“We (he read) will be known as The Race. In our minds and hearts we shall carry all the knowledge and wisdom of the Past. We shall create in an empty world the people of the future, free from racial pride, free from the Babylon of speech confusion, free from the terrifying superstitions of the past so-called religions, free, for the first time in human history, to form a society of healthy, intelligent Beings; we shall have the knowledge of every science, from the beginning; knowledge will be all we shall have; but as we shall increase in numbers, we shall be able to use our knowledge and once again force Nature to provide us with all we need. Mankind, the Old People, are doomed to perish at the dawn of the Space Age. We shall begin, in a few generations, where they finished. But this time we shall begin as One People, The Race, with neither false pride nor false illusions to frustrate us.”

(To which Johnny thinks: “My God—what a hunk of drivel… What the hell is this—a school for scientific political nuts?” … And need I add that, unlike the film, in the book all the children are platinum blond? It’s The Midwich Cuckoos again, only through radioactive disaster rather than alien invasion.)

(…And another point about the children in the book. We’re given all their names, and the first thing you notice is that the boys have surnames, but the girls don’t. Presumably their governmental “parents” decided there was no point giving the girls surnames as they’d only lose them when they grew up and got married. The other thing is that most of the boys have thoroughly normal-for-the-day English-sounding names — James Robinson, Albert Jones, Henry King — but one is called George Orwell!)

1979 Italian PB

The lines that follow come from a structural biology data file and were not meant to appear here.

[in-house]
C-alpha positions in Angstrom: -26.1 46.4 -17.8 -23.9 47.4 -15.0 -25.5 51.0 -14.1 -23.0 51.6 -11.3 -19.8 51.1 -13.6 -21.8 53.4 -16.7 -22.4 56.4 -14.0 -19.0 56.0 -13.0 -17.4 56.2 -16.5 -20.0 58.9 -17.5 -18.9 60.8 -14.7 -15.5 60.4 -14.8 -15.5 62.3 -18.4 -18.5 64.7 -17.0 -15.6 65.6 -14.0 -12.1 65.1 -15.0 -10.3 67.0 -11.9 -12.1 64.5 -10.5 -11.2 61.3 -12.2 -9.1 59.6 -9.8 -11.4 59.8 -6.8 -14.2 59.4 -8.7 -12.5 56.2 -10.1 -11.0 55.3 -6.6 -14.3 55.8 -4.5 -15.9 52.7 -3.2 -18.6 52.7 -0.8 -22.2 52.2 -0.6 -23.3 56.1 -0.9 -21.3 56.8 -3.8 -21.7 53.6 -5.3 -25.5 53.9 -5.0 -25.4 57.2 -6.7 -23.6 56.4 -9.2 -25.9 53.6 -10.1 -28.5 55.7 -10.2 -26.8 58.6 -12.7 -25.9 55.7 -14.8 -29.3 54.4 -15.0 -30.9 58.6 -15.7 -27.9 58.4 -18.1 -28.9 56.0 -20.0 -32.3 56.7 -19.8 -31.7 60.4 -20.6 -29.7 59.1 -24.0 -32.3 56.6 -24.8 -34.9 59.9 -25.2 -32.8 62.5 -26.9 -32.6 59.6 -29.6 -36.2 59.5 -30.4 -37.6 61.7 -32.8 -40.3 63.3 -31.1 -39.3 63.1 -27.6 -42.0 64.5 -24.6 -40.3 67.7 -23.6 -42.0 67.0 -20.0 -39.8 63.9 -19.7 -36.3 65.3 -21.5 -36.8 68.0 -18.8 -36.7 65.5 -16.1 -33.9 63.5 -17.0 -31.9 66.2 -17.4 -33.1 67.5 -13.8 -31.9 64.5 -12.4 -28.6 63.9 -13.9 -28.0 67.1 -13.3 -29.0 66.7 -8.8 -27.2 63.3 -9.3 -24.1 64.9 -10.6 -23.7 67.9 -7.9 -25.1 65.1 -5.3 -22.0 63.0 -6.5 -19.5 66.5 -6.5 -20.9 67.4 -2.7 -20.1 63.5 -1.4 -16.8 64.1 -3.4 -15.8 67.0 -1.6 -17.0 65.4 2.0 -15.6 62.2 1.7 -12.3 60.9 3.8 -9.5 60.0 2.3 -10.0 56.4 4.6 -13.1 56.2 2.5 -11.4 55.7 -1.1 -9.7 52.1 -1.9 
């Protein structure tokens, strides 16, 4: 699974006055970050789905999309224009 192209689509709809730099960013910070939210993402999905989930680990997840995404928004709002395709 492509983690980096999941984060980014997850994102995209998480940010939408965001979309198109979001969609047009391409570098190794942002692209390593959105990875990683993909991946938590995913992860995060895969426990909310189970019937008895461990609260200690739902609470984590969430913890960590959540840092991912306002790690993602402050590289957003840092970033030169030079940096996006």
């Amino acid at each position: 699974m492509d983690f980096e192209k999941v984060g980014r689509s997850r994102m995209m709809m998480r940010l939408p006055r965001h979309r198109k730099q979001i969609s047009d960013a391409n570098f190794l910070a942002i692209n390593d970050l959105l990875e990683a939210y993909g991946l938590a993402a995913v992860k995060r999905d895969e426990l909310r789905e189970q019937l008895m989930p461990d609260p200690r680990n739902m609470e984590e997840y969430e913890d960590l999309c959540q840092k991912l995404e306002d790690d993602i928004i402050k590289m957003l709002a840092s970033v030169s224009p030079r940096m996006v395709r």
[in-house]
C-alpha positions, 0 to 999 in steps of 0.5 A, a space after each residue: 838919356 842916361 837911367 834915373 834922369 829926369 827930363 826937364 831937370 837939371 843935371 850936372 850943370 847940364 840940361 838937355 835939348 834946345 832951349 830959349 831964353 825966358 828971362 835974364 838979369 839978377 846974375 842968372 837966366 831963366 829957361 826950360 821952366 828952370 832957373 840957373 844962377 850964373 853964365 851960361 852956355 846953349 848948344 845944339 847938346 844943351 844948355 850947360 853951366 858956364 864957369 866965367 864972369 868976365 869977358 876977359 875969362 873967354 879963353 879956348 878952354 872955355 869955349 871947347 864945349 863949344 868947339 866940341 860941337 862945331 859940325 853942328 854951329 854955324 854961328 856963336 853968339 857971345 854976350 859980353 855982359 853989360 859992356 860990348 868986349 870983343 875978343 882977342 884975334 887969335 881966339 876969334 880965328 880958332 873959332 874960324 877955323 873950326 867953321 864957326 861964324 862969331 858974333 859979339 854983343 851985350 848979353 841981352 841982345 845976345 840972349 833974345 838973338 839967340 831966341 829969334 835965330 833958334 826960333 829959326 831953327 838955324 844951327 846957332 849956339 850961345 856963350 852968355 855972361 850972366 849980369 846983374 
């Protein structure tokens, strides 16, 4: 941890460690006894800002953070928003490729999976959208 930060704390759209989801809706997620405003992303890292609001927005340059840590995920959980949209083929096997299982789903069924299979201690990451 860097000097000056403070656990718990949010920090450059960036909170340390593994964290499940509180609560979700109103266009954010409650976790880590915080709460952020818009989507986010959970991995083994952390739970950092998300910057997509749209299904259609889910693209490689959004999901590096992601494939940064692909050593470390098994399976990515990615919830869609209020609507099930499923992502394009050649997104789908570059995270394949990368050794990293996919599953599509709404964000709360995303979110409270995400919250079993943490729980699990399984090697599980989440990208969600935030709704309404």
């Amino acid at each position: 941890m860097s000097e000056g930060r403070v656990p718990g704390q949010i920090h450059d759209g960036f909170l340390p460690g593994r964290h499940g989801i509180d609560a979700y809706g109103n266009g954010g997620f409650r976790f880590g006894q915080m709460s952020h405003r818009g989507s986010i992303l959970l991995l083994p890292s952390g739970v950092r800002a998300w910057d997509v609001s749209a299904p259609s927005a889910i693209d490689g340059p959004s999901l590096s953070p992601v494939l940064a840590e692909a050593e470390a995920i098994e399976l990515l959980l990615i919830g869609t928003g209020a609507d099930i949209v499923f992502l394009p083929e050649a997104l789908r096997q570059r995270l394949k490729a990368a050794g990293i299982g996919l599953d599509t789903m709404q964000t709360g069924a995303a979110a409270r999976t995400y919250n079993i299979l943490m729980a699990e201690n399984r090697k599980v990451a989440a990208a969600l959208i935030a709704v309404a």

Johnny Parks is another difference between the novel and the film. Whereas in the film King follows Joan and Simon into the children’s domain out of a need to get his sister back (and retain control of her), in the book Caesar contacts a local reporter, Johnny, to get him to find out if Joan is alive or dead. Because, some time after Simon and Joan enter the War Department enclosure, an explosion is heard and body parts are found, which are claimed to be the couple, who are then officially declared dead. But Caesar knows different. The remains were supposedly identified thanks to a silver cigarette lighter belonging to Simon Largwell, but Caesar knows Simon didn’t have that lighter on him, because he personally stole all of Simon’s possessions of any value. So, their death is a cover-up. Obviously, Caesar can’t go to the police with this; and anyway he just wants to be sure Joan really is dead, so as not to have to worry about her telling the police about his crimes. Johnny is intrigued by the air of government secrets and gets into the enclosure. There, he meets Simon and Joan and the kids, and arranges an escape. It’s meant to be just the three adults escaping, but one of the kids, Sylvia, tags along, desperate to see something of the outside world. They start to head back to London, where Johnny is going to give the story to a national newspaper. In the film, the characters escape but don’t get far before being captured, and by that point we know they’re dying of radiation poisoning anyway. In the book, about the final quarter is taken up with the characters’ attempts to reach London and get the story out, while the secret government organisation in charge of the kids attempts to silence them.